Kiwi conservationists in Whangārei Heads received an early Christmas gift with the arrival of the first chick this breeding season.
Owhiwa Landcare was overjoyed about Kotahi (The First), who followed a bittersweet moment in March when the first kiwi chick in decades was discovered in the area but died shortly afterwards.
And the celebrations continued as Kotahi was soon joined by a sibling.
Kiwi Coast coordinator Ngaire Sullivan hoped other chicks would join the pair as years of intensive predator control and great dog control by locals allowed released kiwi to successfully breed.
Kotahi was hatched by kiwi dad 'Chookie' after 65 days of incubation in a commercial pine forest on Owhiwa Rd owned by Kerry Martin and his family.
Chookie - released by Backyard Kiwi in February this year - was extra special as he's the namesake of Martin's father, nicknamed Chook, who managed the family block for years.
Chookie is the first kiwi released in the Owhiwa area to nest successfully.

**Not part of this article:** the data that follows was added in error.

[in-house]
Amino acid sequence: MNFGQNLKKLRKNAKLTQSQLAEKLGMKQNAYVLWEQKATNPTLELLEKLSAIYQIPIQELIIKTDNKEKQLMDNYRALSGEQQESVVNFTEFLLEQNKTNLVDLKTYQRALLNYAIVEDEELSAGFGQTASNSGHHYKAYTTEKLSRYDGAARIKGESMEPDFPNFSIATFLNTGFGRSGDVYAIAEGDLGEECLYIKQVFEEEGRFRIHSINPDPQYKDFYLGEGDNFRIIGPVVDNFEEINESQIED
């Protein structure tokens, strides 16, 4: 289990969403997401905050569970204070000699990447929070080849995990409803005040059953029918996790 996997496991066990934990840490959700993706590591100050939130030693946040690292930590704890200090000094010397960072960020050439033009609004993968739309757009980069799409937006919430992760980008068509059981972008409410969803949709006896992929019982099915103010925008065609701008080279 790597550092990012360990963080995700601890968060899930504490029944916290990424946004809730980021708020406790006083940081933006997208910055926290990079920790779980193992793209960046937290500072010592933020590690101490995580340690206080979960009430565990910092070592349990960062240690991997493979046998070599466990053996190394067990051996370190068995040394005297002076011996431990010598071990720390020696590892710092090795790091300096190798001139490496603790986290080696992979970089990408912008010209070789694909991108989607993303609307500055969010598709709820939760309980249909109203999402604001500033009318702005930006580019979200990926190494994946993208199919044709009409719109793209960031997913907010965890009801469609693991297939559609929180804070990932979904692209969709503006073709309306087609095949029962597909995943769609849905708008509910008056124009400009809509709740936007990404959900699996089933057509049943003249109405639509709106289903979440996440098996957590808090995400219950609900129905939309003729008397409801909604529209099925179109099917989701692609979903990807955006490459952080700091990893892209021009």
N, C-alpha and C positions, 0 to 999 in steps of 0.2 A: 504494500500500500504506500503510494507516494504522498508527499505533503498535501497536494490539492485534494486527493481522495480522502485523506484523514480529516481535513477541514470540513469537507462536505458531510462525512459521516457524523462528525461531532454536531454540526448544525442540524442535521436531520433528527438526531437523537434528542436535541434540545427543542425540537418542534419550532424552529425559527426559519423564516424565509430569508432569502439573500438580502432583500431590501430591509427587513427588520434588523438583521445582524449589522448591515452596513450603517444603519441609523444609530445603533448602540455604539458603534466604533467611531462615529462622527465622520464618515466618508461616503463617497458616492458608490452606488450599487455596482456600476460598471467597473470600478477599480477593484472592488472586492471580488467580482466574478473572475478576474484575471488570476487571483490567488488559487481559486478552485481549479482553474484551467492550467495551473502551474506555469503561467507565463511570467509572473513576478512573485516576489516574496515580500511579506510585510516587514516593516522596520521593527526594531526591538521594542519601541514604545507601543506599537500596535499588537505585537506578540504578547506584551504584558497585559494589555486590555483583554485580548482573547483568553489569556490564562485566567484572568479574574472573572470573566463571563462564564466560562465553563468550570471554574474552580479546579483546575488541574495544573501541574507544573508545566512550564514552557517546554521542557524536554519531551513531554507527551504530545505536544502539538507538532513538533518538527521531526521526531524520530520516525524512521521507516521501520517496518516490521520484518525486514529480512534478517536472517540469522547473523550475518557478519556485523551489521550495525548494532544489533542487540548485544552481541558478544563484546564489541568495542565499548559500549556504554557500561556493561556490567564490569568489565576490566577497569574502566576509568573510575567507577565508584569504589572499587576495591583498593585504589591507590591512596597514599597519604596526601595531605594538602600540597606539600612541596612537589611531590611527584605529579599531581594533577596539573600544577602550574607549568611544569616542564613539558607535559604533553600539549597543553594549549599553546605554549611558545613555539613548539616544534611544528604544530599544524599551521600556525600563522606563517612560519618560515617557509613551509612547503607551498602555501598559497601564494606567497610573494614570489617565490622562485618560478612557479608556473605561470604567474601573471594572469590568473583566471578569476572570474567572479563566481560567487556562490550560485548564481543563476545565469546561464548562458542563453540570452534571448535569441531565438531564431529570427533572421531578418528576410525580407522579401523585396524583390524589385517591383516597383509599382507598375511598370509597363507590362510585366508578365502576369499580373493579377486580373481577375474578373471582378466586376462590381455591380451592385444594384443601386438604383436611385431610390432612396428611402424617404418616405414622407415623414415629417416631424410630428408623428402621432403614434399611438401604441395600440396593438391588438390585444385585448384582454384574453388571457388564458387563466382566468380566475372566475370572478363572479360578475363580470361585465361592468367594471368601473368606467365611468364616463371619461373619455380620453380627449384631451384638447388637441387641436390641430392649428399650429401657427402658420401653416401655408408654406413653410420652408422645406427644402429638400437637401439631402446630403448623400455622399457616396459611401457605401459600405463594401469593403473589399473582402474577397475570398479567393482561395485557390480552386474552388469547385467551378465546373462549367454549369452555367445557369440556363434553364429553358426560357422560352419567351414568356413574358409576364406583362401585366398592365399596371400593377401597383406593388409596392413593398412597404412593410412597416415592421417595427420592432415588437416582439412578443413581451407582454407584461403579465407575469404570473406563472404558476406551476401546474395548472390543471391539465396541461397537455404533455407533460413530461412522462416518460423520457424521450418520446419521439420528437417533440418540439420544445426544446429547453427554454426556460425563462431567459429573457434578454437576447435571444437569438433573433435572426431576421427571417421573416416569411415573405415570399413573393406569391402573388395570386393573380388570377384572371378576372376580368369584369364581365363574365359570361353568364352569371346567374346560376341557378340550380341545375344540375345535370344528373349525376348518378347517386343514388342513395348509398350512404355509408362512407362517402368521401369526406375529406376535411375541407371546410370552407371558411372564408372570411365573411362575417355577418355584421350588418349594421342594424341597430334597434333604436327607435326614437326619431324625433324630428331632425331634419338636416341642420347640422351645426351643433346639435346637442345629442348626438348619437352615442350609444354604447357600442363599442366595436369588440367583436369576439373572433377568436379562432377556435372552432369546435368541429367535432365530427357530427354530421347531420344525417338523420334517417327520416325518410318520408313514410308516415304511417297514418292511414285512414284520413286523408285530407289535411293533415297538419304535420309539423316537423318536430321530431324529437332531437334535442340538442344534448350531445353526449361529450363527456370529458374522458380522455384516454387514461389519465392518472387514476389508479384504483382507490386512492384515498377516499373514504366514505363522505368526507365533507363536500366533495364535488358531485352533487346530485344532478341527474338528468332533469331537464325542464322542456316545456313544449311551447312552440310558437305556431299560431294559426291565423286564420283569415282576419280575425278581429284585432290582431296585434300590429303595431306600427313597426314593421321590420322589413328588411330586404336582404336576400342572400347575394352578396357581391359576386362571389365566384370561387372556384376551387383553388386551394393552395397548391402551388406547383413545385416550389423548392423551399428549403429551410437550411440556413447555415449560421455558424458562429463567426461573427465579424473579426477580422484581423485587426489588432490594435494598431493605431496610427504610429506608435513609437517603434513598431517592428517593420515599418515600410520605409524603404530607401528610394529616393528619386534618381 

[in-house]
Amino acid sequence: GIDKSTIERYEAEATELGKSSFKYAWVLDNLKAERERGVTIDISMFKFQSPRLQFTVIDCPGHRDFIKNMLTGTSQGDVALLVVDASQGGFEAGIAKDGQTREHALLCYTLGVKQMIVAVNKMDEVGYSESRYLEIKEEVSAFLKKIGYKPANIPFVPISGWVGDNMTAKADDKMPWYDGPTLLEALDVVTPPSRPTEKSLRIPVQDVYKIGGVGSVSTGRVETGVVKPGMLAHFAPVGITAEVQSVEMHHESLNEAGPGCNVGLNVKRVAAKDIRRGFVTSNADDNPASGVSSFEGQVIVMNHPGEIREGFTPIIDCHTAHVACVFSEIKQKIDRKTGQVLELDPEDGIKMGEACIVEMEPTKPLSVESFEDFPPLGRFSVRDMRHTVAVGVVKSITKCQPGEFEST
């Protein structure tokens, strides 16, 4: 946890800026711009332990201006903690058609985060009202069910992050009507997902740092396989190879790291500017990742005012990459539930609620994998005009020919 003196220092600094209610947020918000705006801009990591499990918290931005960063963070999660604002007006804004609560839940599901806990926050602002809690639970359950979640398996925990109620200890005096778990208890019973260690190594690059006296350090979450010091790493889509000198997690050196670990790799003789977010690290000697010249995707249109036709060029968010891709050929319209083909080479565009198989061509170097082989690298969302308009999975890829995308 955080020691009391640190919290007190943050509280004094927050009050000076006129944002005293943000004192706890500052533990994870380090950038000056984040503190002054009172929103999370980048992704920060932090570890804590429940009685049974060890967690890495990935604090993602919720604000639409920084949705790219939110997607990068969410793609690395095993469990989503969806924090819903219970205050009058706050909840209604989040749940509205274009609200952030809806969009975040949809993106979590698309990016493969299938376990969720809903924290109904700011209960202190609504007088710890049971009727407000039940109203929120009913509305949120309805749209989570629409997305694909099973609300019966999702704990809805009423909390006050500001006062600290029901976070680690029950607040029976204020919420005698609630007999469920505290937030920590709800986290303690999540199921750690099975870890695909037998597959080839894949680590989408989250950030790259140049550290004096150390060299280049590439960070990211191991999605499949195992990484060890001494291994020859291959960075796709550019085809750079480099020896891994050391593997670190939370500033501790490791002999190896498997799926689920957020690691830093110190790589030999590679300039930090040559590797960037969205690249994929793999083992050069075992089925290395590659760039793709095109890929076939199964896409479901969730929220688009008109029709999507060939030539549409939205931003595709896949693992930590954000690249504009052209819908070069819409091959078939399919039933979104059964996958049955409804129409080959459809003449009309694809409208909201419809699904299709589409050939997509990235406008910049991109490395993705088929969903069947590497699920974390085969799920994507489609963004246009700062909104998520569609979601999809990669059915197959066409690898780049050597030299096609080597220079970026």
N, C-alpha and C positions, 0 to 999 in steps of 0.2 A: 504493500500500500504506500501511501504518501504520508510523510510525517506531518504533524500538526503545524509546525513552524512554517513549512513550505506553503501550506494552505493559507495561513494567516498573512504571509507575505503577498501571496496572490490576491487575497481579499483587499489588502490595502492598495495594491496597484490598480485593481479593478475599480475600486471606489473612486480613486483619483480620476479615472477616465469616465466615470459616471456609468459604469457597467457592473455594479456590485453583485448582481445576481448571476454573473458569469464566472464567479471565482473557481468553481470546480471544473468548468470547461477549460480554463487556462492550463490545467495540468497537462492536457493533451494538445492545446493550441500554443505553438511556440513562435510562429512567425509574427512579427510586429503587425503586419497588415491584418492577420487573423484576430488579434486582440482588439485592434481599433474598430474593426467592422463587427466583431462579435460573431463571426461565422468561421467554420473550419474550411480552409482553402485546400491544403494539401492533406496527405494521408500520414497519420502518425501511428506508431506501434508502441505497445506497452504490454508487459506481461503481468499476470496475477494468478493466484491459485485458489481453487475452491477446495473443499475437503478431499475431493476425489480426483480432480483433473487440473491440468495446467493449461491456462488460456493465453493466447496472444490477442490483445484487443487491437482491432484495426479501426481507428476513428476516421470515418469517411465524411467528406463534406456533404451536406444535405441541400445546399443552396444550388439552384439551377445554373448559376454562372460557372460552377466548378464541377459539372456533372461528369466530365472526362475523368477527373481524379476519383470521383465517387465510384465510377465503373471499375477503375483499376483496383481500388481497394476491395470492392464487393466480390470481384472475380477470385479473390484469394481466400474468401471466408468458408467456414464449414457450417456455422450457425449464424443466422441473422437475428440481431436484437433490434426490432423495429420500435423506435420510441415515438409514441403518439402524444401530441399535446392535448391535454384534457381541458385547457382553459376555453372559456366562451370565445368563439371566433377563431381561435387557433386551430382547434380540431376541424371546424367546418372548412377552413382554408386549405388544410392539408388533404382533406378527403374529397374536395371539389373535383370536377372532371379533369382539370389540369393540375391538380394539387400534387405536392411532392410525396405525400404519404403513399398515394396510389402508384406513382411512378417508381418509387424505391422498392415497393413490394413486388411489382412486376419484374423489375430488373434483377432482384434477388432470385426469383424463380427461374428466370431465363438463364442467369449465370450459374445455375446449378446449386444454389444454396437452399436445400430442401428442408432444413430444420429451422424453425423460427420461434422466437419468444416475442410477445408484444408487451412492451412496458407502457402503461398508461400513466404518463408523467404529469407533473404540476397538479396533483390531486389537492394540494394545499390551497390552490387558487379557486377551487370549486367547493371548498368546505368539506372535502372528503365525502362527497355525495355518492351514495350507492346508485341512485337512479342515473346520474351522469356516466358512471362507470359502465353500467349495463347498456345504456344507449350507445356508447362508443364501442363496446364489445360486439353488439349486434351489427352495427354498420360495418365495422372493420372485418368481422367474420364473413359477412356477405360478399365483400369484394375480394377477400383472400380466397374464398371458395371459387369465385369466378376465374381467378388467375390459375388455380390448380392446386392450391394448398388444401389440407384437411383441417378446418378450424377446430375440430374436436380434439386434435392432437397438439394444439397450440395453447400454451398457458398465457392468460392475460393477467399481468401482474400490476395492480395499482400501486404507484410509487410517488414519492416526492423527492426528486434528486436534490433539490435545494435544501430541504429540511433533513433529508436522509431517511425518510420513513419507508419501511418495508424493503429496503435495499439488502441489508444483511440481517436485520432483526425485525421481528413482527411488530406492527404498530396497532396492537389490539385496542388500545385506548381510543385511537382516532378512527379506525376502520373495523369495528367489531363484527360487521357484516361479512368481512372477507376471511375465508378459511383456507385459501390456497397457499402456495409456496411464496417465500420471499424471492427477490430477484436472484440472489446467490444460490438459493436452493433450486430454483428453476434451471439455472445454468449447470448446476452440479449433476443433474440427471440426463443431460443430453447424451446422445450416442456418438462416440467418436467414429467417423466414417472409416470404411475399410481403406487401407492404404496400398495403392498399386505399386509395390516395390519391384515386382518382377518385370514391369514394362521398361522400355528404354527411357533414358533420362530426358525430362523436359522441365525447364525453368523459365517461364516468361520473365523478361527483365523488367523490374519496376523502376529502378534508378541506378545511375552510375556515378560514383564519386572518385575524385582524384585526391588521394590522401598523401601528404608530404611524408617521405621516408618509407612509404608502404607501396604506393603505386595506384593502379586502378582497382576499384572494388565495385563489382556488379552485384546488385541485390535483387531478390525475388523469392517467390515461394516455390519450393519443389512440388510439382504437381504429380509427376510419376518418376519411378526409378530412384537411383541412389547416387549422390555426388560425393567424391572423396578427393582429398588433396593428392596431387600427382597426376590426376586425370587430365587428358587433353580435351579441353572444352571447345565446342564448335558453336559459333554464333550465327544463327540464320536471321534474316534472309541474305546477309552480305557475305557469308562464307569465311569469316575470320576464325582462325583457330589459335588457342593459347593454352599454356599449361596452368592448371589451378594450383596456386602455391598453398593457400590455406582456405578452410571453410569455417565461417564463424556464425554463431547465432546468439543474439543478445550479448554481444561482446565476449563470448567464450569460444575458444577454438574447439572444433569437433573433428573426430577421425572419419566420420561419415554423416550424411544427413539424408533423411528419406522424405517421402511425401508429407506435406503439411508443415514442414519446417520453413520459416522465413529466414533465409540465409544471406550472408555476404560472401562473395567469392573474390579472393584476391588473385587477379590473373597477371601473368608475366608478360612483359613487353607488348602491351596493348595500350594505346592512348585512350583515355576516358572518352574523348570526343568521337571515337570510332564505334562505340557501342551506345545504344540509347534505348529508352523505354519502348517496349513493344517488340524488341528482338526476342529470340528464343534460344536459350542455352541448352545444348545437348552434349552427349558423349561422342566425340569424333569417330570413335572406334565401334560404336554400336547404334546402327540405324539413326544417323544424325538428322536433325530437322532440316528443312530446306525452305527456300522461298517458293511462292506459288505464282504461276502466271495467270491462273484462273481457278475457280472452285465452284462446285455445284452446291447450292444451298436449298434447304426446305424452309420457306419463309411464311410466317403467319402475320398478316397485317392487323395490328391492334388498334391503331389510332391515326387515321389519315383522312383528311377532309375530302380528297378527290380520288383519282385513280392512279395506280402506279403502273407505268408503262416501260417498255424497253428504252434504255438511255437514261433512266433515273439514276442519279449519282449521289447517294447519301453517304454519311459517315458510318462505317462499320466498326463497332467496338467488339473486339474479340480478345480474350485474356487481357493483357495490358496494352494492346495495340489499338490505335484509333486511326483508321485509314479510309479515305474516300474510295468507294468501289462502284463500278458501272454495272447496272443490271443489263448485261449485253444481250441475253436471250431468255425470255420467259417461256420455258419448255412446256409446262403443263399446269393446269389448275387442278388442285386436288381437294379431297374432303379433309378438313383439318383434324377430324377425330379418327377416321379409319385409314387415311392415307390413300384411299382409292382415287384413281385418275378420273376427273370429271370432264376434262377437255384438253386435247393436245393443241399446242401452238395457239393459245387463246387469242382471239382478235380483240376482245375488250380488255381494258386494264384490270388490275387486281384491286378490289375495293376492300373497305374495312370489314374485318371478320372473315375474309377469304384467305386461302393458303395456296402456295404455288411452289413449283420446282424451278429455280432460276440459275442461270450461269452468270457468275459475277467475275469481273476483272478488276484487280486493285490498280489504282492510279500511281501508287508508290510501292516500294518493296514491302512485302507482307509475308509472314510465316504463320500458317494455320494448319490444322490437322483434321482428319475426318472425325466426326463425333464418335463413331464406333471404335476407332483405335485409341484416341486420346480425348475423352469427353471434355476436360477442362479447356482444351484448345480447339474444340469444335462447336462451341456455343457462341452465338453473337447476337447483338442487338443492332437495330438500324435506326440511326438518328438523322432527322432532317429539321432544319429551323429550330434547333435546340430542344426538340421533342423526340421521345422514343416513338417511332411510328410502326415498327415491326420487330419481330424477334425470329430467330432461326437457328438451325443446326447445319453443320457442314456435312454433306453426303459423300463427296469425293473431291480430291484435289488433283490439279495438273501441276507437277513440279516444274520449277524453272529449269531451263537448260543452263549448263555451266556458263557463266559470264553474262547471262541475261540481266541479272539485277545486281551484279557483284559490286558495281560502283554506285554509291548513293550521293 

Before him, hopes were pinned on Teina, also released into the Martin pine forest.
He was the first kiwi in decades to nest in Owhiwa but who infamously incubated a rock for more than three months thinking it was an egg.
Chookie turned out to be pretty pleased with his release site as he opted to nest deep in a puriri tree log only 200m away.
Backyard Kiwi project manager Todd Hamilton has been tracking the kiwi's whereabouts, health, and activity levels since his release by using remote radio monitoring equipment that taps into a small transmitter on the kiwi's leg.
"Chookie's first two attempts at nesting failed, so we nervously waited as he settled into this round of incubation duty.
"We only let ourselves get excited as he neared the 60-night mark, knowing that if he was sitting on a viable egg it could hatch at any moment," he said.
Then finally on November 28, they got the news they'd hoped for – an egg had hatched.
It was a feeling soon repeated for Hamilton as Chookie continued to nest rather than forage for long hours to recover from the lengthy incubation period.
"... [he] has now hatched a second chick. Well done, Chookie," he said.
Kerry Martin said news of Kotahi's hatching was the best festive gift they could wish for.
"It has ended a difficult year in the most amazing way possible and we are just thrilled."
Fourteen years of conservation efforts by the Martin family, especially with extensive animal and plant pest control, felt rewarded by the new chicks.
"It had always been a goal of ours to do our bit to bring kiwi back to the area so it's great to see that start to happen."
He hoped it continued but felt reassured given the excellent work of local Landcare groups, Kiwi Coast, Backyard Kiwi, and local dog owners who he'd noticed all keep their canines leashed on walks.